Why Monograms Withstand Fashion's Shifting Trends

Burberry, Gucci, Fendi, Louis Vuitton, Valentino—stylized logos seem to maintain their cachet even as the brand they represent fades in and out of popularity.

Gucci Spring Summer 2019. (Right) Burberry Summer Collection 2019.

When former Givenchy creative director Riccardo Tisci became Burberry’s chief creative officer this past year, few expected that one of his first moves would see him paired with art director Peter Saville to relaunch the British heritage label’s 1908 Thomas Burberry monogram. Both a conduit to the brand’s roots and the symbol of a new era, the red-and-honey print is a testament to the longevity of such a brand signifier in an industry where change only seems to come faster and trends seem to become more fleeting with each passing season.

Indeed—perhaps because of—the art form’s inherently ephemeral nature, icons have become essential in fashion’s always-evolving vernacular. It seems like a good monogram can reach across those fleeting trends and decades, maintaining its cachet even as the brand it represents fades in and out of popularity.

For the consumer side, some of the monogram’s allure stems from a kind of sartorial tribalism. Recent unfortunate incidents, from blackface to insensitive keychains to runway nooses, have introduced a values element into the style equation. One might choose to rock—or not to rock—a logo based on questions of politics or culture, and not just taste. Or maybe for the shopper it’s a subconscious way of connecting with bygone eras such as the Belle Époque, when Georges Vuitton launched Louis Vuitton’s signature monogram, featuring his father’s initials, quatrefoils, and rounded florals in 1896. Of that motif, the rest—from wealthy Indian maharajas’ emblem-covered trunks, to reimaginations by artists and designers such as Takashi Murakami, Richard Prince, Rei Kawakubo, and new Louis Vuitton menswear director Virgil Abloh, nearly a century later—is history.

Takashi Murakami's colorful interpretation of the Louis Vuitton monogram, which was discontinued in 2015.
Spring Summer 2019 runway looks from Fendi and Louis Vuitton.

Thanks in part to the international success of that French malletier, true monogram mania began to set in during the 1960s, when the likes of Elizabeth Taylor and Jacqueline Kennedy Onassis flaunted and popularized Gucci’s “GG” logo (an homage to the Florentine luggage maker’s founder Guccio Gucci). His son, Aldo Gucci, would later apply it to the brand’s signature “Diamante” pattern. When Karl Lagerfeld took the helm at Fendi, in 1965, he was intent on replacing the company’s stodgy, status-symbol furs of yore with vibrant, playful pieces designed for a younger clientele. The momentous transition was marked with a double-F logo—an acronym for “fun fur” he said—stylized in a tobacco-and-black insignia.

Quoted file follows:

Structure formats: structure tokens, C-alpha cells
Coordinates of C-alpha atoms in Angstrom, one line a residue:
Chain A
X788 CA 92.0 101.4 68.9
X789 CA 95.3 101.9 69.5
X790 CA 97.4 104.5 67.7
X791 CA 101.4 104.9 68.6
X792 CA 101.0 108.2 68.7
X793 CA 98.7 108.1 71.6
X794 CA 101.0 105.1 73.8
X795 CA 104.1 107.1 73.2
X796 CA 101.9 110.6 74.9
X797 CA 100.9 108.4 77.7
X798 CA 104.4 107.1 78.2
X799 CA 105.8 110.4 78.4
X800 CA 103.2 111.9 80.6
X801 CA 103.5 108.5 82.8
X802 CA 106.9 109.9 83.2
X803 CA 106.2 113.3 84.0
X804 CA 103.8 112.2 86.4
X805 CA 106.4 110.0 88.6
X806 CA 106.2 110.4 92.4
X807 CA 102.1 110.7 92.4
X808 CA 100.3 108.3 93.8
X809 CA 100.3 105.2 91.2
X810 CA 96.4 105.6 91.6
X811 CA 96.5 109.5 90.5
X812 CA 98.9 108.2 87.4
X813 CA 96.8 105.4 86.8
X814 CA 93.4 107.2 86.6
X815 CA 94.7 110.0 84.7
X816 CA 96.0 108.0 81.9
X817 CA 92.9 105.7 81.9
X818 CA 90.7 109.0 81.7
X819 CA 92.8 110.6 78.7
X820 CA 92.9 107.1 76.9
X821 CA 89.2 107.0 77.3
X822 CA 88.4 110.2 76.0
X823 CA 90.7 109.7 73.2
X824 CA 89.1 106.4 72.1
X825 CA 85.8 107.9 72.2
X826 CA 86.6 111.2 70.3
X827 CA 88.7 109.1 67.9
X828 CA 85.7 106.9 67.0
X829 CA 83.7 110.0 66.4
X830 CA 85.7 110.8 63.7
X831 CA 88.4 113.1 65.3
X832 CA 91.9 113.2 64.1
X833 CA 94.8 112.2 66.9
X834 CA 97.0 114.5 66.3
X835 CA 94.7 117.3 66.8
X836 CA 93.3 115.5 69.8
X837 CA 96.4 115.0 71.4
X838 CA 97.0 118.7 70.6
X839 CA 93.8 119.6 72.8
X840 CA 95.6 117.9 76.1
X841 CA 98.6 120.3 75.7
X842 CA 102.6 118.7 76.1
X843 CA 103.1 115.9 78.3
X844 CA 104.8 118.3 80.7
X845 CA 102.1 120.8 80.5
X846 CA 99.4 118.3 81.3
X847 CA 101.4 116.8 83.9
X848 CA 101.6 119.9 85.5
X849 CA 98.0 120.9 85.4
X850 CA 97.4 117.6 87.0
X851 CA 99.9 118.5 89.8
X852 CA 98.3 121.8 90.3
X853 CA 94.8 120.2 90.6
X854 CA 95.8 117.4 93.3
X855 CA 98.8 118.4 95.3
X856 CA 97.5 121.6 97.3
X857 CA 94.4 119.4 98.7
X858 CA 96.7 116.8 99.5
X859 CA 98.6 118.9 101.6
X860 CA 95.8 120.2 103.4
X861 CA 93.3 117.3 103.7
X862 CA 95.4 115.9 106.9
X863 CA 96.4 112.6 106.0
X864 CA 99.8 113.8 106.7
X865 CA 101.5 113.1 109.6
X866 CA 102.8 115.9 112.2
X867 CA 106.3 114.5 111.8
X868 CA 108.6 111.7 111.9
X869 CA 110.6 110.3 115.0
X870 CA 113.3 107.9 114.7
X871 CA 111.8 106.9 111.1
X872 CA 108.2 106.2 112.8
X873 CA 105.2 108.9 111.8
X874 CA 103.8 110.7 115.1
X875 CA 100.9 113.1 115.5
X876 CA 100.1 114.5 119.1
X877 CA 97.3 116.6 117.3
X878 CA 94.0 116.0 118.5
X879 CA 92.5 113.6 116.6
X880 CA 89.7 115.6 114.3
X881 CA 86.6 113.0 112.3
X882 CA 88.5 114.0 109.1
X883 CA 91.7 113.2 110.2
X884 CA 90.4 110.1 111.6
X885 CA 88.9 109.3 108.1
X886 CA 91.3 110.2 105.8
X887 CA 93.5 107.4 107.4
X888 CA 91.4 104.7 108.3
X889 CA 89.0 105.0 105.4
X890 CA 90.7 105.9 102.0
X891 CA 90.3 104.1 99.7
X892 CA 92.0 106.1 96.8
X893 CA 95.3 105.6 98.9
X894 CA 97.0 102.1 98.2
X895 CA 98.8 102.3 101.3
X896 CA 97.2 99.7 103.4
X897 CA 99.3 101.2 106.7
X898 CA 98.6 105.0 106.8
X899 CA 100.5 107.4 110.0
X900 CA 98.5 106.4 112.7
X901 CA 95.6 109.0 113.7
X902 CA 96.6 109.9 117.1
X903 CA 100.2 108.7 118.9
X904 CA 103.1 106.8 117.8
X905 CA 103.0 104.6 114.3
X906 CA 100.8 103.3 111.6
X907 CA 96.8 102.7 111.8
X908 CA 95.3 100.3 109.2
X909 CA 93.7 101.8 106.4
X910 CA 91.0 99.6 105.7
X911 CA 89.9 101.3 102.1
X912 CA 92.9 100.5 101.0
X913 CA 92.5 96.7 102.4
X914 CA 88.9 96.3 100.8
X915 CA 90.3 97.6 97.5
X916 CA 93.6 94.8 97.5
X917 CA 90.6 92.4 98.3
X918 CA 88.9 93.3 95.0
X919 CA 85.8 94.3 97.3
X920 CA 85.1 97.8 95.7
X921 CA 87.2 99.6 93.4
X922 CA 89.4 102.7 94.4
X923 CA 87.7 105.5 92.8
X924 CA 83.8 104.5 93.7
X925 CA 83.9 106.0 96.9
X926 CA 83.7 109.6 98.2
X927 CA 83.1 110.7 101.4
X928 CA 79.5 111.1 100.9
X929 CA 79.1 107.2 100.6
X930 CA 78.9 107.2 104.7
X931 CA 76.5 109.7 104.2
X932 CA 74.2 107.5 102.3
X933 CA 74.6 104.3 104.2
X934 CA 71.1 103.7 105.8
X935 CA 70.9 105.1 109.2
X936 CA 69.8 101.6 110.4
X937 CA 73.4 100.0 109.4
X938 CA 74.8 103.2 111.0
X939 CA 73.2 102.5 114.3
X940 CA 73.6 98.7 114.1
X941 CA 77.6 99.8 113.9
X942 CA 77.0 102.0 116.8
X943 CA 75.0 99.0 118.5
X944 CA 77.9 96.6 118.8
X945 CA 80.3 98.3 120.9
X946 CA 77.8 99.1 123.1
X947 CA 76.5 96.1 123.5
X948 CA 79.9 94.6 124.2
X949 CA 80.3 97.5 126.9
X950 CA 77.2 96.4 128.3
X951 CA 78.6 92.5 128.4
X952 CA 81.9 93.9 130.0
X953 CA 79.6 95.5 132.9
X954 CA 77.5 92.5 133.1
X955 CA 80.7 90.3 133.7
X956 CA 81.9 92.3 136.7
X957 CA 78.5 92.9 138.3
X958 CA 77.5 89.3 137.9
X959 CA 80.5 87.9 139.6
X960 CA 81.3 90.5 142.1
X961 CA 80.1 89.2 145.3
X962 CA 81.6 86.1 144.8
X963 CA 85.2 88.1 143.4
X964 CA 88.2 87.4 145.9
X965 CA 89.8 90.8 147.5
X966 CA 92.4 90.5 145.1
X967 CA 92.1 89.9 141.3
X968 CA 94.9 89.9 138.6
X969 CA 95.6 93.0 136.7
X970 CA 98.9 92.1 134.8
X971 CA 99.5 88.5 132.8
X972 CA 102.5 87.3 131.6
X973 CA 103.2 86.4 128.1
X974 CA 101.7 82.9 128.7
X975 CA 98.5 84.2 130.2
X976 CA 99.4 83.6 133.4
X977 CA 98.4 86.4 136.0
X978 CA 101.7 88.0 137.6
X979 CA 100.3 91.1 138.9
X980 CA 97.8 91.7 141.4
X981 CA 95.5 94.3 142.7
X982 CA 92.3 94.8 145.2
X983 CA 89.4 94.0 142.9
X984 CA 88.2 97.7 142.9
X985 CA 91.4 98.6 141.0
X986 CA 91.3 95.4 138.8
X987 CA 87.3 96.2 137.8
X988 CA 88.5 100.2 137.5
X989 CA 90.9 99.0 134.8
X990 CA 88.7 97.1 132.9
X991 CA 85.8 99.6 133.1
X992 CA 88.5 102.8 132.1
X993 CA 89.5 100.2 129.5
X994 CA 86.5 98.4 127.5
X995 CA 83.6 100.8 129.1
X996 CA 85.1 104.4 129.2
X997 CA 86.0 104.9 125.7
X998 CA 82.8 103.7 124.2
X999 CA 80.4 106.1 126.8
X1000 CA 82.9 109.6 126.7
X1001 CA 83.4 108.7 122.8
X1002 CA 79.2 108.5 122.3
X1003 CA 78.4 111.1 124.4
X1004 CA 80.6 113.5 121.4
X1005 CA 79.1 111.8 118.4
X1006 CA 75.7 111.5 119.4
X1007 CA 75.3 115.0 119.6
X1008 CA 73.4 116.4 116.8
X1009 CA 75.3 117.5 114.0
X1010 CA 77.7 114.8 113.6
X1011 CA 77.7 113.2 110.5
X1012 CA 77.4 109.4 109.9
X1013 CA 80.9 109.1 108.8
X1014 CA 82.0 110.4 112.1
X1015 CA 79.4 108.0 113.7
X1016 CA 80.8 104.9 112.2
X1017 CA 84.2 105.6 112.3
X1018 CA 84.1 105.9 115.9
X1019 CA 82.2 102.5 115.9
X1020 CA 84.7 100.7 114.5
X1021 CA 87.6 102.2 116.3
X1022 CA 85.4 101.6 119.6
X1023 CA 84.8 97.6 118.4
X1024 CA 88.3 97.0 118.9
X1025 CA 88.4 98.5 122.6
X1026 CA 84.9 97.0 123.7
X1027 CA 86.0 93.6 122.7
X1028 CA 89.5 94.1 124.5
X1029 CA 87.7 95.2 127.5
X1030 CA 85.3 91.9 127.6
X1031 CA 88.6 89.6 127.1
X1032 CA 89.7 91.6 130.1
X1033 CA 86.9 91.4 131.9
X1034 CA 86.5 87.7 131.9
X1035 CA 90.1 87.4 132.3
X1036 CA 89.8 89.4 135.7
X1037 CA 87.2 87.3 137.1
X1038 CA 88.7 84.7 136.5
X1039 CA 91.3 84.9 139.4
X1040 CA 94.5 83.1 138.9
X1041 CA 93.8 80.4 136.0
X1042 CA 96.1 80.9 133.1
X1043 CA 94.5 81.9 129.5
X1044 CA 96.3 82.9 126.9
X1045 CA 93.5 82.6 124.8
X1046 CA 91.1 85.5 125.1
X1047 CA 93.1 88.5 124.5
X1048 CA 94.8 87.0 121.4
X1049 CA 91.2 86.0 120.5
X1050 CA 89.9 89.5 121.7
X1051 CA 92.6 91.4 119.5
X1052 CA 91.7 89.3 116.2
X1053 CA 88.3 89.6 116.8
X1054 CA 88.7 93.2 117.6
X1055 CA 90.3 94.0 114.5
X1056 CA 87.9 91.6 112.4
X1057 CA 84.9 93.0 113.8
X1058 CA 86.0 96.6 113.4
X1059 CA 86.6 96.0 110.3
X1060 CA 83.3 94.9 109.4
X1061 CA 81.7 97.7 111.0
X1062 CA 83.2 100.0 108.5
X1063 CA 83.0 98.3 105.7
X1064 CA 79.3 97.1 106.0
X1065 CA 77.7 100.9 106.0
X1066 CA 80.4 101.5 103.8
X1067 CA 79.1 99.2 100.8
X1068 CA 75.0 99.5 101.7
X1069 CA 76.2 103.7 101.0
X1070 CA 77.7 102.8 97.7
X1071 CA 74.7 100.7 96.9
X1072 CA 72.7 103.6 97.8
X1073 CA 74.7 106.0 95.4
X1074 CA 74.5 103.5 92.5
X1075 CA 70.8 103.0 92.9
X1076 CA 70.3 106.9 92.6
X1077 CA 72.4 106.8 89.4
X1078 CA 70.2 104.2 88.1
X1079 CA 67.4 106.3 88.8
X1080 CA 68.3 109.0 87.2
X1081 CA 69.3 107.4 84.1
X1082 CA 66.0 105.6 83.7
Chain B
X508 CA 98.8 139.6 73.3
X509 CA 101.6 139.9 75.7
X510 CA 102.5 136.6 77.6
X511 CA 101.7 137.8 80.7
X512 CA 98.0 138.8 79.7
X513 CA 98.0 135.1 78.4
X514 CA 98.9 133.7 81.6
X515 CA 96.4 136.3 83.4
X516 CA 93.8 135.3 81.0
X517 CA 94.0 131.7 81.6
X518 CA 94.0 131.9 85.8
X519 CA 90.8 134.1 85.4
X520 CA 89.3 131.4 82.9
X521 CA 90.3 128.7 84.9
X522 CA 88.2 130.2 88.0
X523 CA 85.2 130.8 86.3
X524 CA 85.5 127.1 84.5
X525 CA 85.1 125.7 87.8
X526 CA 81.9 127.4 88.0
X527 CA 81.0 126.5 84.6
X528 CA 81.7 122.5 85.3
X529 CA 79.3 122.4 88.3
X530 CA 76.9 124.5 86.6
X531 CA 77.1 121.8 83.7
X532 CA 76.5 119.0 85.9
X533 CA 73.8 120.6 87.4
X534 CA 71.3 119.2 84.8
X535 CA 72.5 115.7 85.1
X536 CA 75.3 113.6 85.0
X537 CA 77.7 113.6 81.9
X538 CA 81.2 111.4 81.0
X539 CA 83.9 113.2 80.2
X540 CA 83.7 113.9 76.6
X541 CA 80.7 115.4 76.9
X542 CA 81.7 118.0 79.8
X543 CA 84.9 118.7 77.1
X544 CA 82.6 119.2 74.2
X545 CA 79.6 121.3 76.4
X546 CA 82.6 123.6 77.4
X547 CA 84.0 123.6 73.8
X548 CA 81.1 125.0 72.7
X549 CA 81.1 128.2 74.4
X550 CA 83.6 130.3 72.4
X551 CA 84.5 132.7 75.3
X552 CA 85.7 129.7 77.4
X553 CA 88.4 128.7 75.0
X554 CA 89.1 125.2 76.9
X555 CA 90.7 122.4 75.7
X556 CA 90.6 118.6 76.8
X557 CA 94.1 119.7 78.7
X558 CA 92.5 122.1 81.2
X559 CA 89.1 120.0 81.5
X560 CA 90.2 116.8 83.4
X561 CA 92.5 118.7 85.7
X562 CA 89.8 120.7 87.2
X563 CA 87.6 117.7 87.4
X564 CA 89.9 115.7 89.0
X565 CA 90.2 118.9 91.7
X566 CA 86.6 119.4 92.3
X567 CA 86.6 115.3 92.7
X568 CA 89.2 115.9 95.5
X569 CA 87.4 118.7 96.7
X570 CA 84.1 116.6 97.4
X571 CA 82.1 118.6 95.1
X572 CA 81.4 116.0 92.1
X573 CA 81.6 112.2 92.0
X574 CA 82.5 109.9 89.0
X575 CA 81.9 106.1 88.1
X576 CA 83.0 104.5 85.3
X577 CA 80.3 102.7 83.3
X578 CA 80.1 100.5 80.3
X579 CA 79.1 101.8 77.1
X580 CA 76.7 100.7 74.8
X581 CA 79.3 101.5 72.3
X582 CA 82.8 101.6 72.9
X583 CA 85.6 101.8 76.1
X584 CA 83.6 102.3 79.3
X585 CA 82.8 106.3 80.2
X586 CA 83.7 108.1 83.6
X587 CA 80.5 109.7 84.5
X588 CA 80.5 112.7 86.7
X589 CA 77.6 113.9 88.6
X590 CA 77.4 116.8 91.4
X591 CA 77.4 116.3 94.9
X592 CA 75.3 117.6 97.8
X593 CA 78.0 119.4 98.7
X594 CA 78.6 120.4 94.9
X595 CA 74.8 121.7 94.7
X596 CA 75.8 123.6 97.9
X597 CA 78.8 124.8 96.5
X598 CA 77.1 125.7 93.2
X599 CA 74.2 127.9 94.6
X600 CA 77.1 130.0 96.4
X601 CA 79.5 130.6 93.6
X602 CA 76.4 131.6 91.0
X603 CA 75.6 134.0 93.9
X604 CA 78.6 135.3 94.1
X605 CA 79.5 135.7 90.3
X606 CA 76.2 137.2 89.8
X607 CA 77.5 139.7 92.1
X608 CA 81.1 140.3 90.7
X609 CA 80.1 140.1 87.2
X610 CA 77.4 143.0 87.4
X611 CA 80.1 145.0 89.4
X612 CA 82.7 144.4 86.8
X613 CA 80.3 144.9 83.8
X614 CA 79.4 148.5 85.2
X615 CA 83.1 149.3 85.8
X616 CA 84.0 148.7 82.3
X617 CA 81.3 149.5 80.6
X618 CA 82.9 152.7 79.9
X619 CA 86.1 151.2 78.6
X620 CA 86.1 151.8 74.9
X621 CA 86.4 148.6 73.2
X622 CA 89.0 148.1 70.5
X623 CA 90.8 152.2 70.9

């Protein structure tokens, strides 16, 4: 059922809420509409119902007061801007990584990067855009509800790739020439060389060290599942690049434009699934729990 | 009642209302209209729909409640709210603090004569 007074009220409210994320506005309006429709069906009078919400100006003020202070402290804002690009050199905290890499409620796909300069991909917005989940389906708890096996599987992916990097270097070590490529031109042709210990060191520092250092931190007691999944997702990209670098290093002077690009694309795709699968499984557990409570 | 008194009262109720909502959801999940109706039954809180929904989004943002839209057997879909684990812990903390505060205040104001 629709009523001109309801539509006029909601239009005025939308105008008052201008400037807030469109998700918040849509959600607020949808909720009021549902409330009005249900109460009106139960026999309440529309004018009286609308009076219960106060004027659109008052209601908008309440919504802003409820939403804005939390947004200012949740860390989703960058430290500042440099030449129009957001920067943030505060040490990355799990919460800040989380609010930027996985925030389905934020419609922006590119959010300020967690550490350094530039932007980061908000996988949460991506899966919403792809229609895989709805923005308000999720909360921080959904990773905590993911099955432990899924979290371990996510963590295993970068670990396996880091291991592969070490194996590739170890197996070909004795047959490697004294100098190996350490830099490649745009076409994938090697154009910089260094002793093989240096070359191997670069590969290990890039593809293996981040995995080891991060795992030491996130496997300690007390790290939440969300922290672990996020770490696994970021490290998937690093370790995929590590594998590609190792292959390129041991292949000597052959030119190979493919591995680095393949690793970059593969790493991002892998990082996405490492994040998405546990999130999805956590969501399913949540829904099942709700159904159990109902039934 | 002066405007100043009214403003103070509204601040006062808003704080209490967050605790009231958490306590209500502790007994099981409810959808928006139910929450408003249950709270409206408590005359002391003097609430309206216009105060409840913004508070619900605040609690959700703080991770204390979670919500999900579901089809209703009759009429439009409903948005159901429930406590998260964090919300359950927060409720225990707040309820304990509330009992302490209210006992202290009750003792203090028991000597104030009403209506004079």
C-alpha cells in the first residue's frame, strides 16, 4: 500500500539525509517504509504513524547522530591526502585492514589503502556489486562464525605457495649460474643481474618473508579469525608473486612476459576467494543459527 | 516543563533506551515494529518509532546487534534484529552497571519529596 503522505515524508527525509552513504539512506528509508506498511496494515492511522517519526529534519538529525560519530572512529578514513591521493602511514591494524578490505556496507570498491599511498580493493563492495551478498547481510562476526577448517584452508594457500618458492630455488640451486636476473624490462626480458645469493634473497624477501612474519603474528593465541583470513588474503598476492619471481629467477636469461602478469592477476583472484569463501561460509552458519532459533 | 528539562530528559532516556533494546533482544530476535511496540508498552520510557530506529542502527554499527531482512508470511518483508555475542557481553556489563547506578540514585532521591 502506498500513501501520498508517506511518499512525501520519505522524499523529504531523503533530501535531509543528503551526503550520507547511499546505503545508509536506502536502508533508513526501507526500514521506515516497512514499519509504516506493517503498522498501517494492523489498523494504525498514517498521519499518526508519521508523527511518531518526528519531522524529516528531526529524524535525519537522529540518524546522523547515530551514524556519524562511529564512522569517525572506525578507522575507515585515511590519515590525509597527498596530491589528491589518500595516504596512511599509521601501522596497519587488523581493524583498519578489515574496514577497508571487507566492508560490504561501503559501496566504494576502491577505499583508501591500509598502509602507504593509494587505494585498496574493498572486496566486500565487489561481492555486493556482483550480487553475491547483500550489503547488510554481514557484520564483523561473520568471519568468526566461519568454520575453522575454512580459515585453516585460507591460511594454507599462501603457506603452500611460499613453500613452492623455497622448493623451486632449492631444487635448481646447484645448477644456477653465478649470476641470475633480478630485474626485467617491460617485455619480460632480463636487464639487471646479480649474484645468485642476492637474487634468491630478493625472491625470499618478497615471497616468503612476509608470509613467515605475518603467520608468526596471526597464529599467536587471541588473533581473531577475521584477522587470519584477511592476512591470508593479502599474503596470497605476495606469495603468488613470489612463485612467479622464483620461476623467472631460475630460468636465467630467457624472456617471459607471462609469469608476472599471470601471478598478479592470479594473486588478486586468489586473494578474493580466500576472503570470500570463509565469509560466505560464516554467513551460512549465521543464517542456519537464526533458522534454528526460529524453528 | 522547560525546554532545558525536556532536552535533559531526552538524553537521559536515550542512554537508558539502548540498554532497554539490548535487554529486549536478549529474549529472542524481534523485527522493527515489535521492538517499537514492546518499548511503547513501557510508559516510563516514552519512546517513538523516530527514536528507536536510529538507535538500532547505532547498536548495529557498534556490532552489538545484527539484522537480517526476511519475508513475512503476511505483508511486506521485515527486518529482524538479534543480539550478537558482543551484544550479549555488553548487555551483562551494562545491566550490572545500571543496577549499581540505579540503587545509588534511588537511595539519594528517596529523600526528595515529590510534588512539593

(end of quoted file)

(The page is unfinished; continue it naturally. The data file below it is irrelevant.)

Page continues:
By the time Christian Dior’s longest reigning artistic director, Marc Bohan, introduced the house’s steel-gray-and-blue “Oblique” monogram on Flemish jacquard canvas in 1970, Valentino Garavani was hot on his heels, releasing a series of artistic monograms which included inverted columns of V’s, a leaflike Arabesque motif, and a scalloped art deco pattern on colorful foulards. Still beloved, the house’s current creative director Pierpaolo Piccioli reissued those designs in the label’s spring 2019 menswear collection.

Instagram artist @Hey_Reilly flipped Fendi's "FF" logo for its FW18 collection.
Trevor Andrew aka Gucci Ghost collaborated with the brand on its Fall 2016 collection.

Through decades of reproduction and reinterpretation, such monograms have only grown in reach and influence. Before modern, fully official collaborations such as Louis Vuitton’s with Yayoi Kusama, Gucci’s with snowboarder-turned-artist Trevor Andrew, and Fendi’s with Instagram artist Hey Reilly, Dapper Dan’s unauthorized appropriation of luxury monograms shook those respective brands. His clever one-off ensembles for Olympic runner Diane Dixon, boxer Mike Tyson, rapper Big Daddy Kane, and others introduced those rarified labels to new audiences. Counterculture bootlegging only bolstered their desirability—and accessibility. While Dap’s first above-board collaboration with Gucci just came out in late 2018, his long history of interpretations have indelibly influenced the interaction of hip hop and fashion since his Harlem atelier first opened in 1982.

It’s this careful mix of plasticity and permanence, this combination of rich cachet and superficial streamlining for easy trade in the marketplace of symbols and ideas that’s allowed monograms—and their power—endure the fickle whims of fashion and economics. Rooted firmly in the past, they always beckon for new reimaginings and repurposings no matter the future.

[Photos courtesy of Fendi, Gucci, Louis Vuitton, Burberry]

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